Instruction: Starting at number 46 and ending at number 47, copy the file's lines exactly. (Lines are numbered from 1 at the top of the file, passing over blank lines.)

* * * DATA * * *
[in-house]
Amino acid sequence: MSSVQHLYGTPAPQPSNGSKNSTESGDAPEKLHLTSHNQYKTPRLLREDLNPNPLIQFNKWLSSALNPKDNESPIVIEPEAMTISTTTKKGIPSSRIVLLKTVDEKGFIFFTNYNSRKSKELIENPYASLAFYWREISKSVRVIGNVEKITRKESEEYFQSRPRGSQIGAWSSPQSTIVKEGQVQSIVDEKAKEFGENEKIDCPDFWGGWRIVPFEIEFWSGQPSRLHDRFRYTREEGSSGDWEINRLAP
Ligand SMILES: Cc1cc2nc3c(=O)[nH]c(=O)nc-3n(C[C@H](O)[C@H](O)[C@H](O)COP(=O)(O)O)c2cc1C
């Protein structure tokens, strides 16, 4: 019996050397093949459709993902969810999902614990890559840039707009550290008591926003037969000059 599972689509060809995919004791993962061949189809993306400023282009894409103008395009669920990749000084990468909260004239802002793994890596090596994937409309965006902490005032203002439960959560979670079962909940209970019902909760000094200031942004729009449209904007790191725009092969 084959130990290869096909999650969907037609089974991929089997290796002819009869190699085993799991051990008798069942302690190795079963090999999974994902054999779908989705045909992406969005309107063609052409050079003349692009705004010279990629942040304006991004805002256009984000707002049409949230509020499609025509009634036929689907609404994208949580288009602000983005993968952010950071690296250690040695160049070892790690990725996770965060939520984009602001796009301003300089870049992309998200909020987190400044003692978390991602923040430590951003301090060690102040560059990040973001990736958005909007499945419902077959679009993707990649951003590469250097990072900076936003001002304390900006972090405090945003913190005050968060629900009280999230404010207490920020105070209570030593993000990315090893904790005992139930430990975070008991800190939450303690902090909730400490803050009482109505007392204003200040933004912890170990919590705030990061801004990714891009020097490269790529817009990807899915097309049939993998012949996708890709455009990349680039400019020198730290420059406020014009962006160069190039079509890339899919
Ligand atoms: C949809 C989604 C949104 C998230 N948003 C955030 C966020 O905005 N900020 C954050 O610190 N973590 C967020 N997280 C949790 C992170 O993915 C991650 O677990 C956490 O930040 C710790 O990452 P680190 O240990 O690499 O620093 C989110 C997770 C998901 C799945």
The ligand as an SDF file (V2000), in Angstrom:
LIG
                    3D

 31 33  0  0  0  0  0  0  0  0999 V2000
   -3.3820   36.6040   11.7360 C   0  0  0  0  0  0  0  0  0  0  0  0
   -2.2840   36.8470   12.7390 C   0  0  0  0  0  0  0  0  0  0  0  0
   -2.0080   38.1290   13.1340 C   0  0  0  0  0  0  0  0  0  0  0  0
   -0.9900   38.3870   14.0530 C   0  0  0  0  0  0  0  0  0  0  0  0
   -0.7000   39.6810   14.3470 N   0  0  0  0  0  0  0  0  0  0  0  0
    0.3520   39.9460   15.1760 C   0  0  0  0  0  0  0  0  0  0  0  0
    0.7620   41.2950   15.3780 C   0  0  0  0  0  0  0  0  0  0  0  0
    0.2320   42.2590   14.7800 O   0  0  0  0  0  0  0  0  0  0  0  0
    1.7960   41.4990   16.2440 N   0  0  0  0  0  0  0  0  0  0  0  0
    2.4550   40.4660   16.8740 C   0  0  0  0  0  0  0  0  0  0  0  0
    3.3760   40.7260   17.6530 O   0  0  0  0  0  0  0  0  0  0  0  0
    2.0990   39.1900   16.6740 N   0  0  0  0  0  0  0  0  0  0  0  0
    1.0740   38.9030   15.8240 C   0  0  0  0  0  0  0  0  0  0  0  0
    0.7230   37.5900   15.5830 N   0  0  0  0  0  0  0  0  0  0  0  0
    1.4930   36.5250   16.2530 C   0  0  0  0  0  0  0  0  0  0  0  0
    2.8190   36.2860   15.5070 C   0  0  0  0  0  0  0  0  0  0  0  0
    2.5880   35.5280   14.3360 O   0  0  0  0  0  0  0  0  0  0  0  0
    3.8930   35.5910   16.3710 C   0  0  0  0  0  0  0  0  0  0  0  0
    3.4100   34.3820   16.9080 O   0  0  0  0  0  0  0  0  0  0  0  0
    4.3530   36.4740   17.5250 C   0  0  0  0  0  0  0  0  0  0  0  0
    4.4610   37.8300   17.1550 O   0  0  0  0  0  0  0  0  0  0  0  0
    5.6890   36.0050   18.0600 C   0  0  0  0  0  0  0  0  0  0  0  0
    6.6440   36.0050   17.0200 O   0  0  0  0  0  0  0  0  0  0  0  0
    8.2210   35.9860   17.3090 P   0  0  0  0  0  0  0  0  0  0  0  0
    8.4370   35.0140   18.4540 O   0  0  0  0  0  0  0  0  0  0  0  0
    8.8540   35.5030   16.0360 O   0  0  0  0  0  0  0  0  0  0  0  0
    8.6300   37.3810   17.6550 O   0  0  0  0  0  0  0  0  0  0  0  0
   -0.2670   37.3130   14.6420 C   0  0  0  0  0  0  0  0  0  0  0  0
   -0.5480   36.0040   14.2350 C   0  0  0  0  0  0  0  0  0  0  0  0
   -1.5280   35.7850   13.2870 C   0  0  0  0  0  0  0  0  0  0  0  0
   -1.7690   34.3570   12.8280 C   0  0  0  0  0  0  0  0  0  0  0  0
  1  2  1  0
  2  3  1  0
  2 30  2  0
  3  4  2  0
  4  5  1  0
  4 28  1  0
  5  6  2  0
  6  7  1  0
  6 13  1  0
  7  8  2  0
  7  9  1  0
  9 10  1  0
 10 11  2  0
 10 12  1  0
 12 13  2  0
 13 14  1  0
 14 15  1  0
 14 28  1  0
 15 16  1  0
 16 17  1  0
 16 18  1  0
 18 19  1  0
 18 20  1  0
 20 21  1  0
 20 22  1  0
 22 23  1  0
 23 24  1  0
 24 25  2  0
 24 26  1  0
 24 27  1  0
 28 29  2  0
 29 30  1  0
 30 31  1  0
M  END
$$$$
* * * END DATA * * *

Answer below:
  4 28  1  0
  5  6  2  0